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Friday Night Plan (2023) - Movie Review

Netflix partners once more with Excel Entertainment, a veteran in shaping India's youth culture. Their prior joint venture, "Eternally Confused and Eager for Love," had an engaging mix of humor and complex characters. In contrast, their latest offering, "Friday Night Plan," falls flat in both areas.

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The film revolves around two brothers, 18-year-old Sid, played by Babil Khan, and 16-year-old Ali, portrayed by Amrith Jayan. Sid is the serious older brother, while Ali is the more carefree of the two. The narrative unfolds over a day when Sid becomes an instant celebrity at his school for scoring a decisive goal in a game and earns an invite to a popular party, Friday Night Plan (FNP). The two brothers attend the party, needing to reconcile their differences over the course of the evening.

The movie had potential, especially for those fond of the 'One Crazy Night' genre that usually features young actors navigating through an eventful house party. Unfortunately, "Friday Night Plan" offers a toned-down version of that experience. While its plot structure is reminiscent of the iconic film "Superbad," the similarities end there.

In contrast to "Superbad," which focused on procuring alcohol to win over a crush, here it’s about a forbidden car and a run-in with the police. This subplot does carry emotional weight, yet it runs rather smoothly, serving to divert but not enthrall.

The film's interaction with the police is shown in a unique, somewhat light-hearted way. This is a departure from typical portrayals in Indian cinema, perhaps reflecting a changing public perception due in part to Sunchika Pandey’s management of Mumbai Police's social media.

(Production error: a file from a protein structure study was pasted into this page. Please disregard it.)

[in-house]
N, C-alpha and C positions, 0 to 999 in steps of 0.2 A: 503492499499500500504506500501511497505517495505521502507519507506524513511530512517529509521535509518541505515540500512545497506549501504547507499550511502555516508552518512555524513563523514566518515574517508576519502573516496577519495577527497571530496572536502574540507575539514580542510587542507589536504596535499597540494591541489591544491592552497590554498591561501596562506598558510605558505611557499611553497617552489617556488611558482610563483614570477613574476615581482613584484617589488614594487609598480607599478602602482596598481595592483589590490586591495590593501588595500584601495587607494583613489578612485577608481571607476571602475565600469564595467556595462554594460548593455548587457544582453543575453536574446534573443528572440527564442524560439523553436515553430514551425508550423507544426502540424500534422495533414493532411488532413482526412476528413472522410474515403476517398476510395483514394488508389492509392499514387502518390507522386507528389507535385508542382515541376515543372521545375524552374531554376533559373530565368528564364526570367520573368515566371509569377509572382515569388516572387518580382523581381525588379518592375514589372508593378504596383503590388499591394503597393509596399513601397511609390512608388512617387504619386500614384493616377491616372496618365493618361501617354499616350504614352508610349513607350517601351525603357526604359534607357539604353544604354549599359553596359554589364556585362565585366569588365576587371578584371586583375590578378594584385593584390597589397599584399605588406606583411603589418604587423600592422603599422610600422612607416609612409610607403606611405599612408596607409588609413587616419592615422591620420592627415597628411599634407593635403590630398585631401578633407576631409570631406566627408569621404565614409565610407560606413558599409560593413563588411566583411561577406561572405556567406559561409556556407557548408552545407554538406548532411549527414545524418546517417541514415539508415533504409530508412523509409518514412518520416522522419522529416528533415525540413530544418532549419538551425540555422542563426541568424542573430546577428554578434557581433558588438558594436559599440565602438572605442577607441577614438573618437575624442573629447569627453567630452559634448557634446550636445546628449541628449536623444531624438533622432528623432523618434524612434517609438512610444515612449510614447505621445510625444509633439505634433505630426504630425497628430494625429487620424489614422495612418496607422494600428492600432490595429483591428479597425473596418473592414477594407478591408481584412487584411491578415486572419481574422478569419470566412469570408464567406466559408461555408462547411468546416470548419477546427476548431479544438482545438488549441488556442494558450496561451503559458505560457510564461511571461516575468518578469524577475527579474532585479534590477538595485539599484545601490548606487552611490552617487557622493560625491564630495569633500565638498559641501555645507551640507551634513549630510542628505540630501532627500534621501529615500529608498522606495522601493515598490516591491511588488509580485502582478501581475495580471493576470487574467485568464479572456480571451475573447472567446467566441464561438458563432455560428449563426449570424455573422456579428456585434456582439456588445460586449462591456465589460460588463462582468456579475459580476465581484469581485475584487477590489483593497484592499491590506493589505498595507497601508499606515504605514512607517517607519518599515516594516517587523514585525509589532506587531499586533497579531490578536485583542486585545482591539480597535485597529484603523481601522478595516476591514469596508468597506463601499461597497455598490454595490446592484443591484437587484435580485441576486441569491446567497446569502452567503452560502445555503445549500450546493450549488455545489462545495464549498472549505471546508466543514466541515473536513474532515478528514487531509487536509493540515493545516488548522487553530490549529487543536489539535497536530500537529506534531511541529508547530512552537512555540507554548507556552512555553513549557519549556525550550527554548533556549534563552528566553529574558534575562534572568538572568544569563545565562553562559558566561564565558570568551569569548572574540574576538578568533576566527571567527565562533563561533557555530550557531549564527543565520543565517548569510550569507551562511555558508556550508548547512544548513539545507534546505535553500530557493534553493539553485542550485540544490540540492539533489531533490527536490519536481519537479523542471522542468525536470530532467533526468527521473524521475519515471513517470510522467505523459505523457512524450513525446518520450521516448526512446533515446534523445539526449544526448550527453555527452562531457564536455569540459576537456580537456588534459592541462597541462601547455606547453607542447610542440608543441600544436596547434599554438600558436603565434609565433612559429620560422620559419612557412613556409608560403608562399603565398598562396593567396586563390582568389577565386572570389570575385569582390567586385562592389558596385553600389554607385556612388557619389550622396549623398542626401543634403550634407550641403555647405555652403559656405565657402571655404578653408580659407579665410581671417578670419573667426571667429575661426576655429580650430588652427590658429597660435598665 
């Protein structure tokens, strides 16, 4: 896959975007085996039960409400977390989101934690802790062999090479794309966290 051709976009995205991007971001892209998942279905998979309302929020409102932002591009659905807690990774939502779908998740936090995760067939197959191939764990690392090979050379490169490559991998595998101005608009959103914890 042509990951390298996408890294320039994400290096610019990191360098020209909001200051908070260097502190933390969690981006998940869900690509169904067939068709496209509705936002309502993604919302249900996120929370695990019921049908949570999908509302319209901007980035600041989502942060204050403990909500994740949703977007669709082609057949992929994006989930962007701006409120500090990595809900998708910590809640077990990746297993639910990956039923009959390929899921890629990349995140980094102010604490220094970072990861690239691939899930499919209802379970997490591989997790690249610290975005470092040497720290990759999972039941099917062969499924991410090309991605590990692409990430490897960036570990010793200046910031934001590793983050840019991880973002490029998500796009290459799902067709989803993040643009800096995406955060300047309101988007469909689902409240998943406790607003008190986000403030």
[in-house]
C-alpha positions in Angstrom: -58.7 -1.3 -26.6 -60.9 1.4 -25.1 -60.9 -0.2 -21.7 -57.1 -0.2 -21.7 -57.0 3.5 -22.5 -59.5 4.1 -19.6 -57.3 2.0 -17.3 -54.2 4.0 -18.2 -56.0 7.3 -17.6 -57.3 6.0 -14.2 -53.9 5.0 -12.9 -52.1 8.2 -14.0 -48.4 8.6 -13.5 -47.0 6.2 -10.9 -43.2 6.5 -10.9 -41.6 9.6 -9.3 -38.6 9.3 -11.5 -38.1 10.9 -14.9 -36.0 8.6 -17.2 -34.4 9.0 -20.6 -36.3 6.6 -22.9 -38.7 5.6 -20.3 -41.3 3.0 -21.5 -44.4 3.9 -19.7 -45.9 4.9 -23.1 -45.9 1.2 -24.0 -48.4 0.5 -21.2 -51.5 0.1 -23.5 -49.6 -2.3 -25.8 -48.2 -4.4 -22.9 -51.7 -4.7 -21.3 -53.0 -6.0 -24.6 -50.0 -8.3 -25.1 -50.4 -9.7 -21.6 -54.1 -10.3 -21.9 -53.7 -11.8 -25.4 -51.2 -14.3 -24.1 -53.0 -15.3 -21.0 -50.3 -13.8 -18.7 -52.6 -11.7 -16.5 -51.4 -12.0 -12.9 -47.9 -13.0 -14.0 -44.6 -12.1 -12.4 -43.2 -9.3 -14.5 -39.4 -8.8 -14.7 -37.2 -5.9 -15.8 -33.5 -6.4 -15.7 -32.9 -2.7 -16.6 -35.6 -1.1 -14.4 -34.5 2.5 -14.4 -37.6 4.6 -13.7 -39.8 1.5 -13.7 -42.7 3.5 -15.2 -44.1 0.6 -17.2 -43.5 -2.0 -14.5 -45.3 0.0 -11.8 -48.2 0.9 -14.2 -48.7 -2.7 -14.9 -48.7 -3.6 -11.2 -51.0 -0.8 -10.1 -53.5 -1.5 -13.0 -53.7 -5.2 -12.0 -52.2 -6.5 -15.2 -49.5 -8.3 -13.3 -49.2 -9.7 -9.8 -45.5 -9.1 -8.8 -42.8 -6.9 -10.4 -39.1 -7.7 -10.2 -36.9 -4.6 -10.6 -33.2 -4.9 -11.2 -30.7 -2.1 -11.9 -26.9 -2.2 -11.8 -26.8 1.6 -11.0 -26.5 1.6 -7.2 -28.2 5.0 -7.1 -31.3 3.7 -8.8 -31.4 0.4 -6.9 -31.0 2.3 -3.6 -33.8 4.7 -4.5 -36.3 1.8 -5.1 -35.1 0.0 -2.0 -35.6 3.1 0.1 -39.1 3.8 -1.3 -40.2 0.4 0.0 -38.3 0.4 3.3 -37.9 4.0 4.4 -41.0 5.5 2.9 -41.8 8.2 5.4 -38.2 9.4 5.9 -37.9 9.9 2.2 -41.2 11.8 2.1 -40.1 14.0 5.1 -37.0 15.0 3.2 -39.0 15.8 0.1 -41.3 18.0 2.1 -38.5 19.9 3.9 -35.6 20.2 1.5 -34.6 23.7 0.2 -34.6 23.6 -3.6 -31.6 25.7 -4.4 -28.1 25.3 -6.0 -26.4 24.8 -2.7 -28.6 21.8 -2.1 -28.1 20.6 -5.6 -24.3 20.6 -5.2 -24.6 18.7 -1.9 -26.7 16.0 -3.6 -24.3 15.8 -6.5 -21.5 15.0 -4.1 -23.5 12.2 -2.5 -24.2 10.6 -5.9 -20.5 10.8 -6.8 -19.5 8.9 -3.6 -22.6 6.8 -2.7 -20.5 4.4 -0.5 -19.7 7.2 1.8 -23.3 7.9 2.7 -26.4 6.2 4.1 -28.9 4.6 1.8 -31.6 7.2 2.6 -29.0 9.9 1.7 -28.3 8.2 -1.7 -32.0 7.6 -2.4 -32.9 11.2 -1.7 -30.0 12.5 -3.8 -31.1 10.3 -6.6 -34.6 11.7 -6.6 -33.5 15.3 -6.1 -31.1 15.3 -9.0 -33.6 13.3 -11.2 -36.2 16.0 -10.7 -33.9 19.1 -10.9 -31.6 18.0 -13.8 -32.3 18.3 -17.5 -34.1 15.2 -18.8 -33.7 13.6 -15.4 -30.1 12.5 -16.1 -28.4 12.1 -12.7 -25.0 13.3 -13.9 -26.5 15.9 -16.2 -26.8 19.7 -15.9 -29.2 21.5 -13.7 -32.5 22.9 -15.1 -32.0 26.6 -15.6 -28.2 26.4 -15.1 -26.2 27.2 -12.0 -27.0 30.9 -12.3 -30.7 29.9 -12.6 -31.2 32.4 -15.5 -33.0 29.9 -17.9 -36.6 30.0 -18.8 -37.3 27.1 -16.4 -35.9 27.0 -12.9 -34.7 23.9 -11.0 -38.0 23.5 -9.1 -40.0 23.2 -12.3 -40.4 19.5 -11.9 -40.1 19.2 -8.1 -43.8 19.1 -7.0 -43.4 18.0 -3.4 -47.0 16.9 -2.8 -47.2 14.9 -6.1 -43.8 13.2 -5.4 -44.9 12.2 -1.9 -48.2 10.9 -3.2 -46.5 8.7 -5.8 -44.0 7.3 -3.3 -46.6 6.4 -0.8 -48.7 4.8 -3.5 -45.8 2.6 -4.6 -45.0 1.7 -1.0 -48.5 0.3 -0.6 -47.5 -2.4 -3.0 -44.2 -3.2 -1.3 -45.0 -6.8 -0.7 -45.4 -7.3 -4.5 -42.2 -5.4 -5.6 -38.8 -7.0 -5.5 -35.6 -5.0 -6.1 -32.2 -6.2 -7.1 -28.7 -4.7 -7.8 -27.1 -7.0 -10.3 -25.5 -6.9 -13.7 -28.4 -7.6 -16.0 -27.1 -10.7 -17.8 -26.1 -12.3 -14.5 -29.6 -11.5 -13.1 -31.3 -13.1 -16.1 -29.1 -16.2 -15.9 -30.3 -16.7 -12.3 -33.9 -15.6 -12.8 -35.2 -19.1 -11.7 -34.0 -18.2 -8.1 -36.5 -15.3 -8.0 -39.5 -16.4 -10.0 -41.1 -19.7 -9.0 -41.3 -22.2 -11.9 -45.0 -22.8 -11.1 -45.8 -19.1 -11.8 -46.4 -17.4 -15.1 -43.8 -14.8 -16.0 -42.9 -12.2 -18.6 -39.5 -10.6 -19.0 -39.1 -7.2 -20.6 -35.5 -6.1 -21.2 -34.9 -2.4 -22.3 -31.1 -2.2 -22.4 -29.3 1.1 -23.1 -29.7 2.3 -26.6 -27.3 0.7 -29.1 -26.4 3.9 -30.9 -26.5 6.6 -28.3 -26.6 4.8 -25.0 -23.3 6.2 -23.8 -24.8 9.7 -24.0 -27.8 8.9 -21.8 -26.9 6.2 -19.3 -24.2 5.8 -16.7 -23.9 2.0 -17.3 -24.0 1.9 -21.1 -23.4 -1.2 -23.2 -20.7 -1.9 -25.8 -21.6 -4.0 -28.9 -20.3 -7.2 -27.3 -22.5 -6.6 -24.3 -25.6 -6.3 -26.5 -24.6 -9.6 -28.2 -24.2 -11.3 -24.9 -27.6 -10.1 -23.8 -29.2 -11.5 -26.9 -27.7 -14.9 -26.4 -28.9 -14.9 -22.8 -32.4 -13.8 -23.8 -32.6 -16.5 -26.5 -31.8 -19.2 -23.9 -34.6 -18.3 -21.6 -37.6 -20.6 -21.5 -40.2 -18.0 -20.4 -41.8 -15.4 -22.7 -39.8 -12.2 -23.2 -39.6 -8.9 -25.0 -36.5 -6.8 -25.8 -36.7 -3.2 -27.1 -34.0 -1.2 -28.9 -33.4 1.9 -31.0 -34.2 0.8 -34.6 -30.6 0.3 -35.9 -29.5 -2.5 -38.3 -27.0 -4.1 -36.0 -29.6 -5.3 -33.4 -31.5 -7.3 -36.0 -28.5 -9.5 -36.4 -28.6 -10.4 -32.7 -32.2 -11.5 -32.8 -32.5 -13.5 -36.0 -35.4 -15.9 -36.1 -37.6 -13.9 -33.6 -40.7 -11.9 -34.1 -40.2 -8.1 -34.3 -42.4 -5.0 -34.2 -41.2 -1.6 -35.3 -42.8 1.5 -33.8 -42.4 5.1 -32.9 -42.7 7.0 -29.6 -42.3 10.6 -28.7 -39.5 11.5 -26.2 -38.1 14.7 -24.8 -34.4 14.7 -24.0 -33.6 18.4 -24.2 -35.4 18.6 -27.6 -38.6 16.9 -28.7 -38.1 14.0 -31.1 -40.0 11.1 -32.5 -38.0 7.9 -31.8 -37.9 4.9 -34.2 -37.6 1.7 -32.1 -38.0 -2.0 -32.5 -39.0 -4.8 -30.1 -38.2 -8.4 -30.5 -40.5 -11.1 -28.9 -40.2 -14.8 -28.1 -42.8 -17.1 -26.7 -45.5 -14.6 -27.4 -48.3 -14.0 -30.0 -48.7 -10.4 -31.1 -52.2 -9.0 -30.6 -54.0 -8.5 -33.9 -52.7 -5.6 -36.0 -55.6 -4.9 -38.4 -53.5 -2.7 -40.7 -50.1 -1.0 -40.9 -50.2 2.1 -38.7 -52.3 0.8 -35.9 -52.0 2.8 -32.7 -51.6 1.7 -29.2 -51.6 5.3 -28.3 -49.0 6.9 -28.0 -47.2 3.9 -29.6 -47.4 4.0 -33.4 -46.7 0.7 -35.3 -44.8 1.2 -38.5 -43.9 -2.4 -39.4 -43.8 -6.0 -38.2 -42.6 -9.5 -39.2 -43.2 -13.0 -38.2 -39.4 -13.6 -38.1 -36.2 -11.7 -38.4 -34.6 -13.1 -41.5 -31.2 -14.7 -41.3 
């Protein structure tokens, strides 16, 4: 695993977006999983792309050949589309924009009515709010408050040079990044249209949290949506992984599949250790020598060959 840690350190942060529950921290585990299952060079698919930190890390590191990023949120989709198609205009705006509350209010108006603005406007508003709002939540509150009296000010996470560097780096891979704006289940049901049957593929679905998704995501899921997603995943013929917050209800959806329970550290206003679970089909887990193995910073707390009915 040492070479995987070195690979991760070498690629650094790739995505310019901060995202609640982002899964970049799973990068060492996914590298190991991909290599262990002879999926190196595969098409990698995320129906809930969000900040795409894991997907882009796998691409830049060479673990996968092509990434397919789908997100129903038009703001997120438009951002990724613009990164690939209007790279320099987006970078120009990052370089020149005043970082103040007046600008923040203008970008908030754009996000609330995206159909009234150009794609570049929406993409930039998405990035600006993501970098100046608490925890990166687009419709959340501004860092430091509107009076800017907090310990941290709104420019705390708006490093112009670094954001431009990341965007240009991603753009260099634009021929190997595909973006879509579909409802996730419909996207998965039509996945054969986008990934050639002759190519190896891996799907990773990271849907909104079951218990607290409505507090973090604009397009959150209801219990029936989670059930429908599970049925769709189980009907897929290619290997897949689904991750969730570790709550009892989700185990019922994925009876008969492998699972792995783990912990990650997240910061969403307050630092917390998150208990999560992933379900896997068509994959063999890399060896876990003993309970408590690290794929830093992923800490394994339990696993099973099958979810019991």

However, "Friday Night Plan" misses its mark by neither offering a compelling social commentary nor pure escapism. The characters are stereotypes facing mundane challenges. For instance, the role of school crush Natasha, played by Medha Rana, is disappointingly one-dimensional.

The performances are equally uninspiring. Babil Khan struggles to convey the nuances of his character, even with the director's aid of camera angles. In contrast, Amrith Jayan shows more promise in his role. Juhi Chawla Mehta makes a welcome appearance, thankfully not resorting to the clichéd overbearing parent.

The director, Vassal Neelakantan, fails to make the film relatable to a broader audience. Despite hints at financial strain within the family, the script doesn't delve deeper. Sid's quest for a suitable foreign college is left unexplored, as is the mysterious absence of the brothers' father.

Dialogues, penned by stand-up comedian Sapan Varma, aren't particularly funny or memorable. The film doesn’t venture into edgy territory, and its humor feels restrained, as though censoring itself.

"Friday Night Plan" is akin to listening to a podcast where privileged kids reminisce about their high school experiences, declaring them to be "cinematic." However, it fails to recognize that storytelling on screen requires a depth that the movie ultimately lacks. While we often find our own memories captivating, they rarely make for engaging cinema unless skillfully adapted or creatively embellished.